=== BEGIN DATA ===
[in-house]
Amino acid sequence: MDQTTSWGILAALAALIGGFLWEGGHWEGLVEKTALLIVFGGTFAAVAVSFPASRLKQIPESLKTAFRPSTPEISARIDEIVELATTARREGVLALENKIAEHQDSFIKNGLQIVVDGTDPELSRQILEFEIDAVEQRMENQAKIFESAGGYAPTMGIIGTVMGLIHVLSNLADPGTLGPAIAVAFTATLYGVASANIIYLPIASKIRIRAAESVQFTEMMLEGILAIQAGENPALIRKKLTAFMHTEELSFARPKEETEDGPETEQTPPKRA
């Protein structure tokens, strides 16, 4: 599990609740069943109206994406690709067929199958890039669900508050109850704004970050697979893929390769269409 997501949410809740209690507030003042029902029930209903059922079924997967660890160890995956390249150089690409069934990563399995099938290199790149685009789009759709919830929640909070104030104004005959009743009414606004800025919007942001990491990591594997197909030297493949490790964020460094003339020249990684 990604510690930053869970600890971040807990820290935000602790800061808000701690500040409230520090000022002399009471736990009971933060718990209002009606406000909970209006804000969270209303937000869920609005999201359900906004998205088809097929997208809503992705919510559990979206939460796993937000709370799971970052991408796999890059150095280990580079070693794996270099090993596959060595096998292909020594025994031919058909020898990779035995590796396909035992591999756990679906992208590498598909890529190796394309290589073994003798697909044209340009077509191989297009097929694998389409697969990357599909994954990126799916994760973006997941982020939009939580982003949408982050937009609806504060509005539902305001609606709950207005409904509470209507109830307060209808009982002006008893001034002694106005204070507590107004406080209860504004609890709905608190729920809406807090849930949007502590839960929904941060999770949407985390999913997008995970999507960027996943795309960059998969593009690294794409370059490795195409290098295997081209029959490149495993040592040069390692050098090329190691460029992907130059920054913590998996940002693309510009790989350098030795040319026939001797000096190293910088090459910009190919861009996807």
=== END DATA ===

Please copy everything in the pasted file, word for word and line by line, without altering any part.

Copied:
[in-house]
Amino acid sequence: MDQTTSWGILAALAALIGGFLWEGGHWEGLVEKTALLIVFGGTFAAVAVSFPASRLKQIPESLKTAFRPSTPEISARIDEIVELATTARREGVLALENKIAEHQDSFIKNGLQIVVDGTDPELSRQILEFEIDAVEQRMENQAKIFESAGGYAPTMGIIGTVMGLIHVLSNLADPGTLGPAIAVAFTATLYGVASANIIYLPIASKIRIRAAESVQFTEMMLEGILAIQAGENPALIRKKLTAFMHTEELSFARPKEETEDGPETEQTPPKRA
């Protein structure tokens, strides 16, 4: 599990609740069943109206994406690709067929199958890039669900508050109850704004970050697979893929390769269409 997501949410809740209690507030003042029902029930209903059922079924997967660890160890995956390249150089690409069934990563399995099938290199790149685009789009759709919830929640909070104030104004005959009743009414606004800025919007942001990491990591594997197909030297493949490790964020460094003339020249990684 990604510690930053869970600890971040807990820290935000602790800061808000701690500040409230520090000022002399009471736990009971933060718990209002009606406000909970209006804000969270209303937000869920609005999201359900906004998205088809097929997208809503992705919510559990979206939460796993937000709370799971970052991408796999890059150095280990580079070693794996270099090993596959060595096998292909020594025994031919058909020898990779035995590796396909035992591999756990679906992208590498598909890529190796394309290589073994003798697909044209340009077509191989297009097929694998389409697969990357599909994954990126799916994760973006997941982020939009939580982003949408982050937009609806504060509005539902305001609606709950207005409904509470209507109830307060209808009982002006008893001034002694106005204070507590107004406080209860504004609890709905608190729920809406807090849930949007502590839960929904941060999770949407985390999913997008995970999507960027996943795309960059998969593009690294794409370059490795195409290098295997081209029959490149495993040592040069390692050098090329190691460029992907130059920054913590998996940002693309510009790989350098030795040319026939001797000096190293910088090459910009190919861009996807």